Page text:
A yarrow plant in bloom with a spider walking through the scene. Yarrow (Achillea millefolium) is a flowering plant in the Sunflower (Asteraceae) family. It grows in temperate regions throughout North America and the Northern Hemisphere.
It is a very useful herb and throughout history various parts of the plant have been used to treat rheumatism, sore throats, toothaches, wounds and abrasions, high blood pressure, nosebleeds, colds, fevers, the flu, and variety of other ailments. It also has been used used as an anti-inflammatory, diaphoretic, astringent, tonic, and stimulant. It contains the alkaloid achilleine, which can be used to suppress menstruation. The Secwepemc peoples put the leaves on fires to keep mosquitos away.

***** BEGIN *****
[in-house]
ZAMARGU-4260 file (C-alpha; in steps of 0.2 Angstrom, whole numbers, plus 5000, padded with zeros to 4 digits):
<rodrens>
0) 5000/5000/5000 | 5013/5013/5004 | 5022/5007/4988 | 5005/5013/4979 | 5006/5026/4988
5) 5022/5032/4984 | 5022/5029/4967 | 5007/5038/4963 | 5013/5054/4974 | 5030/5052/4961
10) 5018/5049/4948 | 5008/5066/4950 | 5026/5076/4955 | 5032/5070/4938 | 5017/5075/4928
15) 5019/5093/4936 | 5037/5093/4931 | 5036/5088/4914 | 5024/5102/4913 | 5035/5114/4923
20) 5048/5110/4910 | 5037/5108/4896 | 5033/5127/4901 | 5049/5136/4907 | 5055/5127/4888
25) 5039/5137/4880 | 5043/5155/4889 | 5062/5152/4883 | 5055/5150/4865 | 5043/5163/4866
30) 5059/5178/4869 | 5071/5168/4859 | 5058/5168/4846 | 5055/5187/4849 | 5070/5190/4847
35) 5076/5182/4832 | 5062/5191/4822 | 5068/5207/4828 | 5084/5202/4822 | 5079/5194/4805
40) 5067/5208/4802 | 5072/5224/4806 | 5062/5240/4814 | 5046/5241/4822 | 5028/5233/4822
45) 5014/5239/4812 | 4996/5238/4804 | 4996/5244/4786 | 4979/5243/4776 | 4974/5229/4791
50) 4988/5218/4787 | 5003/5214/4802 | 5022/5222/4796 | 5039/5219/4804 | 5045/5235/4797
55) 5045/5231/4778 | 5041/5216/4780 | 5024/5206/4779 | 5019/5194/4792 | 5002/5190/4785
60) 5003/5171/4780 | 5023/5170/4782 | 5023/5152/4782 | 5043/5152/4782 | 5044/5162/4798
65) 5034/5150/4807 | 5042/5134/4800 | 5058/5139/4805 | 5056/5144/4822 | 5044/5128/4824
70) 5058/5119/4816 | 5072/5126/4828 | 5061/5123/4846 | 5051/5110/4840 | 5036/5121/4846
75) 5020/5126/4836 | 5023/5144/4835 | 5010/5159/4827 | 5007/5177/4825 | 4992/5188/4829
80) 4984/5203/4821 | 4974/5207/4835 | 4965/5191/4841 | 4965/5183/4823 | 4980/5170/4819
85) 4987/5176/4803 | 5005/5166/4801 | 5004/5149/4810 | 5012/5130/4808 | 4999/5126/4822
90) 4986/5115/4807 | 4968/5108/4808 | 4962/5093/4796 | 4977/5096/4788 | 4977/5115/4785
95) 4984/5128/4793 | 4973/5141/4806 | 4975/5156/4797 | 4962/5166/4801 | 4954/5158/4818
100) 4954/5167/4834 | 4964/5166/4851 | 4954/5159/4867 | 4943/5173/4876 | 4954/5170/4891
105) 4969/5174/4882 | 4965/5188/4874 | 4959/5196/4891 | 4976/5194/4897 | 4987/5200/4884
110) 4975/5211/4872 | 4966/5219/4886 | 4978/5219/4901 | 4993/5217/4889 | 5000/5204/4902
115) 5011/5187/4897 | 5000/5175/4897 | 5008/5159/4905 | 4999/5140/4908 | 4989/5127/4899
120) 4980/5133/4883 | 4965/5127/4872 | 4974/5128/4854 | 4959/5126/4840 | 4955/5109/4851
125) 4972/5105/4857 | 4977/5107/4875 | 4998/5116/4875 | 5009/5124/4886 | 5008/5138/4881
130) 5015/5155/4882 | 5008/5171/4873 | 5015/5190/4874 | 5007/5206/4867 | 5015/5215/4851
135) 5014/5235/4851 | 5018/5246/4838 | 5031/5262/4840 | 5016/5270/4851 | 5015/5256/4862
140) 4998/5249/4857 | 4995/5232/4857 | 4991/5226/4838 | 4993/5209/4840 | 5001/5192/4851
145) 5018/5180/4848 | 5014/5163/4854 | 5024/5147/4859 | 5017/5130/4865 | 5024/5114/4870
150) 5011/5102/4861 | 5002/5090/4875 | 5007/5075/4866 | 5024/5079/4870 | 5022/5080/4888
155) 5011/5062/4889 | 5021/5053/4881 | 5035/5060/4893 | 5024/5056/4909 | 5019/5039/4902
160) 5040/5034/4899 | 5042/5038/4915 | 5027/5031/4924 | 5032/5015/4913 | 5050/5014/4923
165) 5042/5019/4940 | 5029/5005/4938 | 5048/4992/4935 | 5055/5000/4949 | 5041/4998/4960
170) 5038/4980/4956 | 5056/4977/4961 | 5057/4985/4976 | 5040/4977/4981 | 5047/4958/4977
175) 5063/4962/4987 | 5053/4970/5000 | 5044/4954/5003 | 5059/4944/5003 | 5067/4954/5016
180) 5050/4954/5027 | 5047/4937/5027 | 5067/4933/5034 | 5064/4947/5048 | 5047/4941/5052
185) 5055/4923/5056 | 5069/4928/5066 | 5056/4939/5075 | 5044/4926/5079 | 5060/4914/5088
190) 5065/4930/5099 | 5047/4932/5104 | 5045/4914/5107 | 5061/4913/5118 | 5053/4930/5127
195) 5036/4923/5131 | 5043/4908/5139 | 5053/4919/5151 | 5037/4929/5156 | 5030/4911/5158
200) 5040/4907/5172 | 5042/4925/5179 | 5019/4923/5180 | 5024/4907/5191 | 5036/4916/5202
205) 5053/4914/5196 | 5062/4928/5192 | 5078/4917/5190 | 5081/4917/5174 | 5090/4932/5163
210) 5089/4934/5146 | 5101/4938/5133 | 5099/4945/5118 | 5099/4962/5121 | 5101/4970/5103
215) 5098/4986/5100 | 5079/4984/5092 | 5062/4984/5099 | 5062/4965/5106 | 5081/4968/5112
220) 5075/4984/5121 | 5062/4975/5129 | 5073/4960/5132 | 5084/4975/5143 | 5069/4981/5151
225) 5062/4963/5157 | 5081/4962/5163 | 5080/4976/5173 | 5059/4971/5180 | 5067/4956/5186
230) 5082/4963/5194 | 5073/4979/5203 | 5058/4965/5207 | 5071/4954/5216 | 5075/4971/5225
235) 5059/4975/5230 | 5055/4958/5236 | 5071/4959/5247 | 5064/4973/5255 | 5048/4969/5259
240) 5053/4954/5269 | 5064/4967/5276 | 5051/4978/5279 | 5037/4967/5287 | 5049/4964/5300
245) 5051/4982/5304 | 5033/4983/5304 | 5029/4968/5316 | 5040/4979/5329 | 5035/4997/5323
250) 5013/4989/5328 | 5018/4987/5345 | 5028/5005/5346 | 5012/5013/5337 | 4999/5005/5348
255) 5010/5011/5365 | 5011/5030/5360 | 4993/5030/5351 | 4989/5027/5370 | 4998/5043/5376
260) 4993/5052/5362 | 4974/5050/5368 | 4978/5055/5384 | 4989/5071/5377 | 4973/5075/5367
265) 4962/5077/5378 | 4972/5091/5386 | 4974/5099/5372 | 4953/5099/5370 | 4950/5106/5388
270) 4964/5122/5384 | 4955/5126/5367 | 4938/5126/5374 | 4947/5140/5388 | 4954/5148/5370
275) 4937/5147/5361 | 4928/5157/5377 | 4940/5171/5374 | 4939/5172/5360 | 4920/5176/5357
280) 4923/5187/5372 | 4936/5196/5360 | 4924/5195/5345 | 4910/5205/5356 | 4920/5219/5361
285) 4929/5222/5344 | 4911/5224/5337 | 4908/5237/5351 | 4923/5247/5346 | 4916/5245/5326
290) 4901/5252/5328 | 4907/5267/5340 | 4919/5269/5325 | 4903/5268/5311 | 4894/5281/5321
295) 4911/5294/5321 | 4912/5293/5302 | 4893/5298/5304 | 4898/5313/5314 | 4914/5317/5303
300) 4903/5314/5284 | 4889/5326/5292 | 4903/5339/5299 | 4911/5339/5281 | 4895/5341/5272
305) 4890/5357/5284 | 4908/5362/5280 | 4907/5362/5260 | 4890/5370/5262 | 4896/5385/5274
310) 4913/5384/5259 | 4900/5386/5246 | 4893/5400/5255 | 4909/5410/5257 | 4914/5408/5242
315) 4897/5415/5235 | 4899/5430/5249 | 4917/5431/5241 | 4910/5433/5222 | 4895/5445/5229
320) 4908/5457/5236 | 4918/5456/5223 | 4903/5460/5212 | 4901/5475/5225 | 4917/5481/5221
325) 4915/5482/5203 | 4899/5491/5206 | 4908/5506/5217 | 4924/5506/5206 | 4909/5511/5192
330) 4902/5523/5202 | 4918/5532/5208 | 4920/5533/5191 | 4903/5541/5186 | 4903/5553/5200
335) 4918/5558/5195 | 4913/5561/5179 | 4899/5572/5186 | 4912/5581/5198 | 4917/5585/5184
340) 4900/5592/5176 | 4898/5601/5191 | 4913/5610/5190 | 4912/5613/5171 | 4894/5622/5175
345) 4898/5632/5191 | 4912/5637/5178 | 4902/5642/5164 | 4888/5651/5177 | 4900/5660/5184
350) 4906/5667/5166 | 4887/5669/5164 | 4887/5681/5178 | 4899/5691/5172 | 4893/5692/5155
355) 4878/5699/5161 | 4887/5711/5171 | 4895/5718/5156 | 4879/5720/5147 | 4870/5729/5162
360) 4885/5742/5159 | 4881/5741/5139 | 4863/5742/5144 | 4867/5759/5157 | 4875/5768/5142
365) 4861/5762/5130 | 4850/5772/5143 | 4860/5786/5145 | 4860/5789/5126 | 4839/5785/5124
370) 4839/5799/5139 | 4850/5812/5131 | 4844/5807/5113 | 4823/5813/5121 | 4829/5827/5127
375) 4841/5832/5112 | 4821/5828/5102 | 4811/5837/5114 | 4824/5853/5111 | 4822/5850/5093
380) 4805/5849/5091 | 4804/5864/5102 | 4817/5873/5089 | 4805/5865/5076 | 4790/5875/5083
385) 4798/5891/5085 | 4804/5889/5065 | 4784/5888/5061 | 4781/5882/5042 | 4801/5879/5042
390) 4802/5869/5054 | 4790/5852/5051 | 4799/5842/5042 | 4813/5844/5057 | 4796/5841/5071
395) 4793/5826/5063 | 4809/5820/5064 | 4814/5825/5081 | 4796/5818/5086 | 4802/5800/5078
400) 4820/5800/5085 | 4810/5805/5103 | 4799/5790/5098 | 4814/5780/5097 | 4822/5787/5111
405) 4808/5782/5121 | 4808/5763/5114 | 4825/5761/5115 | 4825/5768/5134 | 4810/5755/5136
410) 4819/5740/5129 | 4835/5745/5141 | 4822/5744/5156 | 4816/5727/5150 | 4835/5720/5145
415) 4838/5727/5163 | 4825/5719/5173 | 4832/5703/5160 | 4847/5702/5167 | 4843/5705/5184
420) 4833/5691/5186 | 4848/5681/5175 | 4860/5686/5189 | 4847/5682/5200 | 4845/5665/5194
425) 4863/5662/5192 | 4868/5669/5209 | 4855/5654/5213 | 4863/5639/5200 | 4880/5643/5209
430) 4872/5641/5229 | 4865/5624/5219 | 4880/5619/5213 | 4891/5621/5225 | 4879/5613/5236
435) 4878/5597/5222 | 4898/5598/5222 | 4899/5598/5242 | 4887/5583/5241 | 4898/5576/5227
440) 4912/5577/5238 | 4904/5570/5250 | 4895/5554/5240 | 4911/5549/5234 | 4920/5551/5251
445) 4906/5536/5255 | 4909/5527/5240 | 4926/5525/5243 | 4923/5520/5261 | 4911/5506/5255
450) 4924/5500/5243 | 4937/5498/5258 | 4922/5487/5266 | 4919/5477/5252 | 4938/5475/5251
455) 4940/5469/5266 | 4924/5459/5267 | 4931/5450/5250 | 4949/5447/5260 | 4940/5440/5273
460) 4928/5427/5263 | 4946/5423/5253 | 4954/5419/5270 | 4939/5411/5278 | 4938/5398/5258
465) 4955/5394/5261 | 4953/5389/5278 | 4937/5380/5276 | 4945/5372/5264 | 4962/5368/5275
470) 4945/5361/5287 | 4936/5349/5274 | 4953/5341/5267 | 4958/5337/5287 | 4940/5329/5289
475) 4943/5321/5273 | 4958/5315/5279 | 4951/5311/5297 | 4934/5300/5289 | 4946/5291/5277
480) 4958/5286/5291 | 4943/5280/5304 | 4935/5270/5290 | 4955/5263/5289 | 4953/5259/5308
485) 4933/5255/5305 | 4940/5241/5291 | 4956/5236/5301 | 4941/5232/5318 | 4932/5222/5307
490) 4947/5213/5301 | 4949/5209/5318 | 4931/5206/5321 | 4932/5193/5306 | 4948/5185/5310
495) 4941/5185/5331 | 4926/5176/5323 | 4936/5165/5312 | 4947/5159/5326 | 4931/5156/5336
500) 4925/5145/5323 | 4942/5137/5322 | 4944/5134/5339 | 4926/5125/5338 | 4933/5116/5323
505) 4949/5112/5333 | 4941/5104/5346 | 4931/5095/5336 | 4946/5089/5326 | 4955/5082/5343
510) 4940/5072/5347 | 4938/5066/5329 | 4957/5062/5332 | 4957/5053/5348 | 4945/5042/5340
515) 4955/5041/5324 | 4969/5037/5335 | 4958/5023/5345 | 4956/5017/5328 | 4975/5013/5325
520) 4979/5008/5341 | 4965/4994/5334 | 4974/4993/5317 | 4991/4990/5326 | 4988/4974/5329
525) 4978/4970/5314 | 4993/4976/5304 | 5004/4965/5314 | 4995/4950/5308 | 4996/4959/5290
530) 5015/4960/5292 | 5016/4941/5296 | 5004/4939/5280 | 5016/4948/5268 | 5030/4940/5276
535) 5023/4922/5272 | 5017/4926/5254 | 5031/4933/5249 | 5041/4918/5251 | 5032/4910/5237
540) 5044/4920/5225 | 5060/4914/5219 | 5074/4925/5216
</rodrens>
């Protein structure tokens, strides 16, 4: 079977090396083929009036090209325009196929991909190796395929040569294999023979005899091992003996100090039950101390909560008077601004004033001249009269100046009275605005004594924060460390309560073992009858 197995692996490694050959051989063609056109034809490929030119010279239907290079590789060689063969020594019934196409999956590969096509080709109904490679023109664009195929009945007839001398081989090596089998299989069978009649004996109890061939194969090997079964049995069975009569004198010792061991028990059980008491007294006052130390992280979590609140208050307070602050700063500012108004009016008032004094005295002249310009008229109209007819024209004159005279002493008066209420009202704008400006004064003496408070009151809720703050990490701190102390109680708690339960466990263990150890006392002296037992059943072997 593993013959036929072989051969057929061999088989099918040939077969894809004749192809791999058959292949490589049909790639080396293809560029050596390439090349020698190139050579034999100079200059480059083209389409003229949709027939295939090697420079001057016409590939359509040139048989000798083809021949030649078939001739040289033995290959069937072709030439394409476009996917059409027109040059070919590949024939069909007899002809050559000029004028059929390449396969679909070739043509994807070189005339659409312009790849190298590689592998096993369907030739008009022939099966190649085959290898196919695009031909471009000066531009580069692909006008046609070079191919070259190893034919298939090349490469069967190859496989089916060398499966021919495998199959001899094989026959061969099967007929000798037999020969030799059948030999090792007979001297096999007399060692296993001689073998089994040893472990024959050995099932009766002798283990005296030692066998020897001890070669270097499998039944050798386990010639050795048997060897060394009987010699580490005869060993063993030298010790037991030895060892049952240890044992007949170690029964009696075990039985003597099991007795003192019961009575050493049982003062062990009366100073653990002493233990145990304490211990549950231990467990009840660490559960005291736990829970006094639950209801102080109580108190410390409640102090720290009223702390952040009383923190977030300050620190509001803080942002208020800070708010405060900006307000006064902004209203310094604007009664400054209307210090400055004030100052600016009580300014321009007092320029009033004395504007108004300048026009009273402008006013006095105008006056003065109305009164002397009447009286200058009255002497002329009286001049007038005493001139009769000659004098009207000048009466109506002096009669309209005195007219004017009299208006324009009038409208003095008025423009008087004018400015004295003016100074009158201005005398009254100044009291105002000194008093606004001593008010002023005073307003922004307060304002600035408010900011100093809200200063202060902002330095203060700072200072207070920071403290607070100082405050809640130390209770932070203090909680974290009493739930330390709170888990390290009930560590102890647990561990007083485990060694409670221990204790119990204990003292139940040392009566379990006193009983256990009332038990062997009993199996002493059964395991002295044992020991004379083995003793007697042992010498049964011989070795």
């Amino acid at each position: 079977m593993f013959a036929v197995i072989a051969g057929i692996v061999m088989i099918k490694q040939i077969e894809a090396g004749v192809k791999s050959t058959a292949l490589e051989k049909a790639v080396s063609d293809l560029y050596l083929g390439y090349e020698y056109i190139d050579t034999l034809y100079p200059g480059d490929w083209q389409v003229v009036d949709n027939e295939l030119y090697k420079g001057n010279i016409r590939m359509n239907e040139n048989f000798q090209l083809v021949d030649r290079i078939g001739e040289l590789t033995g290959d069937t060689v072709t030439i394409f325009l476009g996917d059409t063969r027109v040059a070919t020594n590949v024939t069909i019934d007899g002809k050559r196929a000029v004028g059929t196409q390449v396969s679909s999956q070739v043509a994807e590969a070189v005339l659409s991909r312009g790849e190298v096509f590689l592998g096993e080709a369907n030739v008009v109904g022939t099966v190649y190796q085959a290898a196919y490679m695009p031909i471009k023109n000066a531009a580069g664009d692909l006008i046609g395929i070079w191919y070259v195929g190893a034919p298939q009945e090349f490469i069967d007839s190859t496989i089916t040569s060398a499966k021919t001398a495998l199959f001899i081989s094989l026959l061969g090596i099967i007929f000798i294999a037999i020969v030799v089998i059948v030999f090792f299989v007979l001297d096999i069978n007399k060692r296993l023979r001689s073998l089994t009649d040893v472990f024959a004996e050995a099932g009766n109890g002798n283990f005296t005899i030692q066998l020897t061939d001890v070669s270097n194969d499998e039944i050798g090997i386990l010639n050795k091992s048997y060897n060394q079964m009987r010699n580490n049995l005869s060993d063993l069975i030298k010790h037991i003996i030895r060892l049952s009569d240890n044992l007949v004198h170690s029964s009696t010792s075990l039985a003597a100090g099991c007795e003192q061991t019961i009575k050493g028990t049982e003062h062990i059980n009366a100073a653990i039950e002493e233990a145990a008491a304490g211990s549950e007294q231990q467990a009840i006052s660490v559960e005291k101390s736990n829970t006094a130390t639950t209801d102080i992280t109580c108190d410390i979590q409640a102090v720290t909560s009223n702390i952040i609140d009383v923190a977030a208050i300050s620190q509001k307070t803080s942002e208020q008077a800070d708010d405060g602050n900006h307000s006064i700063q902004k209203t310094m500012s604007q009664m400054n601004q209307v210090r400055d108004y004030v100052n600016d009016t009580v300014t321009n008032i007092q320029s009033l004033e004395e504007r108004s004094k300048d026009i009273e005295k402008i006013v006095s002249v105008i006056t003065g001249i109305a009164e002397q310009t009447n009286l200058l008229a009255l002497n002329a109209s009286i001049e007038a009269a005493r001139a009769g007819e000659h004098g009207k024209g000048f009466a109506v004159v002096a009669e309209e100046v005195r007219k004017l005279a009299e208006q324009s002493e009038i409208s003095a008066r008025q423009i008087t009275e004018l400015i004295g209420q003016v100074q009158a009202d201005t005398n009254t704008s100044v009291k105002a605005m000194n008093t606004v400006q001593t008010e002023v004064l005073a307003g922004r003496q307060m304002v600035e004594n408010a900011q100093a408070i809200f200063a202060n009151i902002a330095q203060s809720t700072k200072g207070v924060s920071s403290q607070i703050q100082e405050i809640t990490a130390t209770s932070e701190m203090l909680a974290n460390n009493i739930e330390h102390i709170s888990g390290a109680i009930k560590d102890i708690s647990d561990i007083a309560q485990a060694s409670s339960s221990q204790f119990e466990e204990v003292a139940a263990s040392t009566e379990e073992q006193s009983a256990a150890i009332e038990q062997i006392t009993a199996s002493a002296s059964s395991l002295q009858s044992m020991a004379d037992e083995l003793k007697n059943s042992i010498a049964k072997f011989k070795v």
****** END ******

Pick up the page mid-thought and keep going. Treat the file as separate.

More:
Despite all its uses, yarrow can cause severe allergic skin rashes and prolonged use can increase the skin’s photosensitivity.
Other names for common yarrow include gordaldo, nosebleed plant, old man’s pepper, devil’s nettle, sanguinary, milfoil, soldier’s woundwort, thousand-leaf, and thousand-seal.